Sunday, April 25, 2021

REVIEW: Short Stories by Texas Authors: A Collection of Award-winning Stories, Vol. 3 (short story anthology)

Short Stories by Texas Authors, Vol. 3 is an anthology tied together only by the authors all being from (or living in? since those aren't necessarily the same thing) Texas. Also, the title makes it sound like all the stories have won awards of some sort.


I received this collection of 23 short stories for free at a library conference I attended several years ago. As far as I can tell, it's not an ARC, although there were enough typos and incorrectly used words and commas throughout to make me doubt this and double-check (yup, not an ARC).

As with most anthologies, some of the stories were good and some were not so good. Some were...pretty bad. Most had a "why I wrote this story" section at the end, which was nice.

There was absolutely nothing tying this anthology together beyond all of the authors being from or living in Texas, and supposedly all of the stories being "award-winning." Which awards? The volume doesn't say, and I highly suspect that the awards some of them won were very small and very local.

I'm primarily a genre fiction reader and went into this expecting it to be entirely literary fiction, so it was a nice surprise that a few of the stories were genre fiction: there was a little SFF and even one contemporary-set noir story.

The only stories I really liked were Joe Kilgore's "Twenty-Ten" and Larry Morris's "All in Good Time," although Curt Locklear's "Bee in the Car" was also fairly enjoyable, if a bit much. "Twenty-Ten" was the contemporary-set noir story I mentioned - none of the characters were likeable, but it was at least interesting and well-written. A failed actor was hired to kill someone and kept seeing the numbers 20 and 10 all over the place - clearly a sign, but of what? "All in Good Time" was a somewhat frustrating sci-fi story that made good use of the short story format. A scientist found himself reliving the same 15 minutes over and over and had to figure out how to get out of his time loop. "Bee in the Car" was a humorous story that shouldn't have ended well but somehow did. The protagonist, who was allergic to bees, ended up getting pulled over by a cop after driving erratically due to a bee in his car, and then the situation went downhill from there.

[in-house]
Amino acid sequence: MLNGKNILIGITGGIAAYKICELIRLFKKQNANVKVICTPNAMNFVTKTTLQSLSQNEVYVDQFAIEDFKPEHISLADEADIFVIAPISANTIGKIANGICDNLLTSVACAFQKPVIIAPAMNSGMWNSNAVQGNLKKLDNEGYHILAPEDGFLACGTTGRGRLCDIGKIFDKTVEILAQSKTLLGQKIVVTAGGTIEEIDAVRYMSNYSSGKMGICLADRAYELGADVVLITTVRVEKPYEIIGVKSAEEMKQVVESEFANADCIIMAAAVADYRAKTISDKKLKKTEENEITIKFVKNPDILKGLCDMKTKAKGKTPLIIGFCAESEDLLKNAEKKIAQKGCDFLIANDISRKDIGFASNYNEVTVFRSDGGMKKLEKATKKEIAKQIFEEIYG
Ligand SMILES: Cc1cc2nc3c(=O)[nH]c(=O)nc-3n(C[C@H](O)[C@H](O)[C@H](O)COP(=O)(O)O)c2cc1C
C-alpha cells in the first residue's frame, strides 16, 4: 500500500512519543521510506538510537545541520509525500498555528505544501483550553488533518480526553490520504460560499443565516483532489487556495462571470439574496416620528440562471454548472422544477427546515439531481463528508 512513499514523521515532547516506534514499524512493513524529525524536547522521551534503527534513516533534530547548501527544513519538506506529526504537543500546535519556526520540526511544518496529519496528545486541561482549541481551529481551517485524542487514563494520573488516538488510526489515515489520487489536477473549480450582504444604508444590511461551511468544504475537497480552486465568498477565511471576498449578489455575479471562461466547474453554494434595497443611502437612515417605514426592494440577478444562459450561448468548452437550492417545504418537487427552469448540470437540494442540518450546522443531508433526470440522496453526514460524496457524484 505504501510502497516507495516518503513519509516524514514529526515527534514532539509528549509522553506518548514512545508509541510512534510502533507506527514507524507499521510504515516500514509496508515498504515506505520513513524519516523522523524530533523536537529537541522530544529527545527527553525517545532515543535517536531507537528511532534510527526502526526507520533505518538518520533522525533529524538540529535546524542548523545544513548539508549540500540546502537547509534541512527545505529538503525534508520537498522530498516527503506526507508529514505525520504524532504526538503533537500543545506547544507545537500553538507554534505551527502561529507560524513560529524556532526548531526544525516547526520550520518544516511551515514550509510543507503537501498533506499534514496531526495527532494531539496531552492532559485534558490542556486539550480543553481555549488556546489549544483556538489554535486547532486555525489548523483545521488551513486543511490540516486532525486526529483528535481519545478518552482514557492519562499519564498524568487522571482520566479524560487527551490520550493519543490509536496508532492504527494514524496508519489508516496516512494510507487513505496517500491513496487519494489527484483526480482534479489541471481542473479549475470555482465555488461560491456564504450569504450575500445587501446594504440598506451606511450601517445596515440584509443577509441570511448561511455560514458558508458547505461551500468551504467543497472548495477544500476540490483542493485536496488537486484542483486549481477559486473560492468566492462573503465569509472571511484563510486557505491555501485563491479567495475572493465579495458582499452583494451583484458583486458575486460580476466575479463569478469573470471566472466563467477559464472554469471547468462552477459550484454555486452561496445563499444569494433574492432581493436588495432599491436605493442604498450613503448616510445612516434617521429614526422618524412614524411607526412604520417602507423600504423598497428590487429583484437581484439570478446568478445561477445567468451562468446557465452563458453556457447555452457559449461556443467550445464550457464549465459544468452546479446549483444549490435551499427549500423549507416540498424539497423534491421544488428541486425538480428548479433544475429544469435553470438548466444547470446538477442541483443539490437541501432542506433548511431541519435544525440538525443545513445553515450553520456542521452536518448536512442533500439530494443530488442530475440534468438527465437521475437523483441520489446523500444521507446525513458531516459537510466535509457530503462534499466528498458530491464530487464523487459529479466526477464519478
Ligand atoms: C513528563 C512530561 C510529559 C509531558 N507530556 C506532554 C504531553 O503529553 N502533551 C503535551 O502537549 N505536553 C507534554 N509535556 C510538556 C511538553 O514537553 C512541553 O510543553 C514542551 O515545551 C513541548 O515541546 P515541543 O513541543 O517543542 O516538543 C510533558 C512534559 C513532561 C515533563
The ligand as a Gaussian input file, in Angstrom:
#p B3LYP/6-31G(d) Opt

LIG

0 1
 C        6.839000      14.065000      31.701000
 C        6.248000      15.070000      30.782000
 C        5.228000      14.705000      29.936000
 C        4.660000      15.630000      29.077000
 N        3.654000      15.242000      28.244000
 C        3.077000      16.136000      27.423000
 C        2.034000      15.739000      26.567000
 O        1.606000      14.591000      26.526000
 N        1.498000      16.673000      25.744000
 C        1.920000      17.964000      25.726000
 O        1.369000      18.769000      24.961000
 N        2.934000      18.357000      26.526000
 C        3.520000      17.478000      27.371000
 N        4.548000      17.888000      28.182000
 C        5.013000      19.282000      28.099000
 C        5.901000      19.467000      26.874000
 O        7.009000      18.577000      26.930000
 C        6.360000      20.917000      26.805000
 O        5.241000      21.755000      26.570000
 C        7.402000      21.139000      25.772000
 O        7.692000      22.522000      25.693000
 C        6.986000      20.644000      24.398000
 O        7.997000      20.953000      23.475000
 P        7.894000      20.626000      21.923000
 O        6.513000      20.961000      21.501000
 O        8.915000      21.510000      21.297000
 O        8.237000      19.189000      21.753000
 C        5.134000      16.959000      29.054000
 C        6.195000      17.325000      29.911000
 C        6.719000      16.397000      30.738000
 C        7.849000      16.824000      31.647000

Most of the anthology was composed of stories that I thought were either okay/so-so or not great but also not terrible. There were a few stories that were truly not good, though, and made me doubt the "award-winning" aspect of this anthology. Charles Breakfield and Rox Burkey's "The Enigma Chronicles - Remember the Future" read less like a short story and more like an outline for a novel. While Darlene Prescott's "Early Wanderings and Unholy Revelations" also didn't particularly read like a short story (and lacked focus), it was as least relatively interesting. Jan Sikes' SFF story "The Forgotten" was clearly aiming to be Meaningful and instead just came across as forced. Joseph Willis's "The Lesson" had an interesting idea (alternate history set in a world where academics and Debate Team got the money and recognition that sports does, while sports and physical fitness was undervalued) but read like a first draft. B Alan Bourgeois's "Authors Revelation" was another story clearly built around a specific message, but the author's decision to have the protagonist read a book by them (B Alan Bourgeois) and then praise that book made me cringe so hard that the message was lost on me.

There were also at least a couple stories that needed content warnings. Don't read Robert DeLuca's "Faithful Forever" if you're dealing with grief and suicidal thoughts. And Ernie Lee's "Heart Over Mind" gets massive content warnings for animal abuse (specifically dog abuse).

While, like I said, there were a few good stories in this anthology, overall there weren't enough of those for me to recommend it. The number of typos and other errors was embarrassing, and the okay/so-so stories weren't quite enough to overshadow the truly bad ones. And I really wish I could unread "Heart Over Mind" - I'm still upset and sick over it.

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